Friday, May 25, 2018

Tea Lovers' Book Club: "The Way of Tea and Justice" by Becca Stevens

Summary: Reverend Becca Stevens, an Episcopal priest, shares the story of Magdalene and Thistle Farms, social enterprises in Nashville, Tennessee, that minister to women recovering from violence, prostitution, and addiction.

My thoughts: As a Southern Baptist who happily lives smack-dab in the middle of the Bible Belt, I must confess that I was more than a little nervous about reading a book with "Justice" in the title by a female Episcopal priest. I had plenty of preconceived notions about what this book might include, and to my absolute delight, I couldn't have been more wrong. This book was deep, it was thoughtful, it was challenging, and while the reverend and I do have a few theological hairs to split, I ended this book thinking how much I love this woman and how she's definitely a kindred spirit in the spiritual realm as well as the tea world. I'd love to visit the Thistle Stop Café, the tea room she birthed, and I'd love to be able to hear her speak one day as well.

The judgment: Read it, read it, read it. I had so many "wow" moments while reading this book that I hardly know where to begin. Here are a few:

• "When someone argues that prostitution is a choice … I always ask, 'What were the other choices?'"

• "Silence is the deep presence of truth, not the absence of words. The words 'nausea' and 'noise' come from the same root, and one of the greatest sicknesses is all the noise that fills our world and our heads. Noise keeps heaven at bay."

• "It is a Christian notion that an offering is poured out for the sake of the well-being of another. Tea becomes a symbol of the nature of sacrificial love. In the Gospels, Jesus said His blood was 'poured out' for the sake of forgiveness. We were created to be poured out. What if every time we poured a pot of tea for a stranger or friend, we were forgiving ourselves and others as freely as the leaves release their healing gifts?"

For discussion: While it's almost a given that tea parties and gatherings include only light conversation and happy topics, I must say I'm pleased to learn that teatime is also being used to help provide healing for women who have been rescued from prostitution and addiction. How do you feel about tea being used as a vehicle for "social justice"?

• If you've read the book, what did you think about the women's testimonies? Were you moved by any of them? If so, which ones?

• Stevens and her team faced a lot of obstacles on the way to opening their Thistle Stop Café. Would you have gotten discouraged? What do you think inspired them to continue?

Next Month's Book: A novel that's been in my Kindle queue for a while is The Tea Planter's Wife by Dinah Jefferies, so I'd love for some of you to join me in reading that during June!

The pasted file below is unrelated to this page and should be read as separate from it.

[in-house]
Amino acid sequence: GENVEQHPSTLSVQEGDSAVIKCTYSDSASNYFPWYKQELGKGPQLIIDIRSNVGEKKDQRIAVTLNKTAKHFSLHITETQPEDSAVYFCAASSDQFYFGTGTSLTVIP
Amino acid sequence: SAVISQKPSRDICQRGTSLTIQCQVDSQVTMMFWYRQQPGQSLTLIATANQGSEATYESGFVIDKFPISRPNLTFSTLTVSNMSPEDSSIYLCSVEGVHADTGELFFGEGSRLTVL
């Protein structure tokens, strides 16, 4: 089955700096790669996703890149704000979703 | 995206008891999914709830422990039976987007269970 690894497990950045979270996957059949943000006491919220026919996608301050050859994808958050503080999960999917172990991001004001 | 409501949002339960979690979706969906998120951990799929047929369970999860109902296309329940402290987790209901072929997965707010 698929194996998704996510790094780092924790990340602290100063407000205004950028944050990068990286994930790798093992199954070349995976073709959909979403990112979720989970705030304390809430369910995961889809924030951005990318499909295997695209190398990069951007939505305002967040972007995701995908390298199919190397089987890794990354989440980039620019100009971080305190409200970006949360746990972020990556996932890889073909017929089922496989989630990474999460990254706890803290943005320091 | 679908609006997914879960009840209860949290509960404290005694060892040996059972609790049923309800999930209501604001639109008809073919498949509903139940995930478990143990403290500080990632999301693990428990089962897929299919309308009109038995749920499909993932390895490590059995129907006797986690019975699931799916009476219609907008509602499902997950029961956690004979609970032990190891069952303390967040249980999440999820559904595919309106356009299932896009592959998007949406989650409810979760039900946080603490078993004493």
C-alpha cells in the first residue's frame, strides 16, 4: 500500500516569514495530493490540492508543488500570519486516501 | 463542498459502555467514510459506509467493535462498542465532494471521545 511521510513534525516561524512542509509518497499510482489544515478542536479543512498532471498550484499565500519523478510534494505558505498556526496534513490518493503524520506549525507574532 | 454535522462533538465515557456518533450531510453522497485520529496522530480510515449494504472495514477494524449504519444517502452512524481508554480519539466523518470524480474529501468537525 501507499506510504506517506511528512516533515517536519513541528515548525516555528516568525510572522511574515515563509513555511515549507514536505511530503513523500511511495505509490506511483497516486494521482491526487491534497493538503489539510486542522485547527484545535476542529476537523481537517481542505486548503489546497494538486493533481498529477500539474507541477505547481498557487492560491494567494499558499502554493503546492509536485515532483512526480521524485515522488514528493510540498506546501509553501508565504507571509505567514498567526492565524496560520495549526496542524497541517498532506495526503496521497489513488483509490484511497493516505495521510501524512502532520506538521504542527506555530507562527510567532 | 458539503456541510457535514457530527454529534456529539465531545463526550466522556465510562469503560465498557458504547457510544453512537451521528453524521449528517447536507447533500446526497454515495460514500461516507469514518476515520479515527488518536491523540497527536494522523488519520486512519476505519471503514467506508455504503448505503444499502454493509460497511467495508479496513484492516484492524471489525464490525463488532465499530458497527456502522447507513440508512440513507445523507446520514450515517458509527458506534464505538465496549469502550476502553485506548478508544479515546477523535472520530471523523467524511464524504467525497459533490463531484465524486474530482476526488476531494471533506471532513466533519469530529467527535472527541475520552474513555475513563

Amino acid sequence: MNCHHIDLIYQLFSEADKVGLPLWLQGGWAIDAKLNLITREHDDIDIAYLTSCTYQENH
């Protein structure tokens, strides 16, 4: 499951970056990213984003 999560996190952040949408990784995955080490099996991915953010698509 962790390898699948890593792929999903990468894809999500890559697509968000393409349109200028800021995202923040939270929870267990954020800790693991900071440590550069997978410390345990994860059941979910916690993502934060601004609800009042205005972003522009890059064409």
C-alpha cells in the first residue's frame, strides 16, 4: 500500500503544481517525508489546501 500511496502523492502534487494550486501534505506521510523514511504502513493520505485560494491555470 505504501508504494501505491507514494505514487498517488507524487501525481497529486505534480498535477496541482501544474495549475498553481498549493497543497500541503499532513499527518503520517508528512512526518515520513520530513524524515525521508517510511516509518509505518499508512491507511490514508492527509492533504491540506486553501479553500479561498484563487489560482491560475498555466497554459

1. I have long been a fan of Becca Stevens and the work she is doing with the Magdalene program. I was doubly impressed with her when I discovered that she is also a person who appreciates the beauty of taking tea. I like your review of this book, Angela. In response, I will say that, in my mind, tea should be used in the name of social justice. I will spare you my preaching and sermon, and will simply say that while we take our lovely teas, we need to keep in mind the hard working (and often poorly treated) women who make it possible for us to afford this beverage.

    1. I’m quite sure I would like your sermon on this, Lynn! She had such a unique view on “fair trade” and “shared trade,” which I loved! Definitely makes me want to be a more conscious consumer!

  2. The paperback version of this book is currently on sale for $7.

    1. Thank you for this! I’ve already got several local friends in mind that I want to read this book, so I may need to buy it in bulk!

  3. I didn't read this one (busy month) but based on your review, I'd like to in the future. Thanks!

  4. I am also very interested in reading this book, since my episcopal priest is female, and my college professor female cousin is involved in social justice (especially rescue prostitution). And, I like tea!

  5. My library has only one copy of this book, and although I put myself on the waiting list a month ago, I was No. 8 on the list and my turn has still not come up. But after reading your review, I will definitely read it when I have the chance.
    --from Vernona in DC

  6. Coming from that sheltered Bible Belt , I am happy to hear you say this made you more aware of the world outside of that belt and people of all colors and walks of life , may your world become bigger ,


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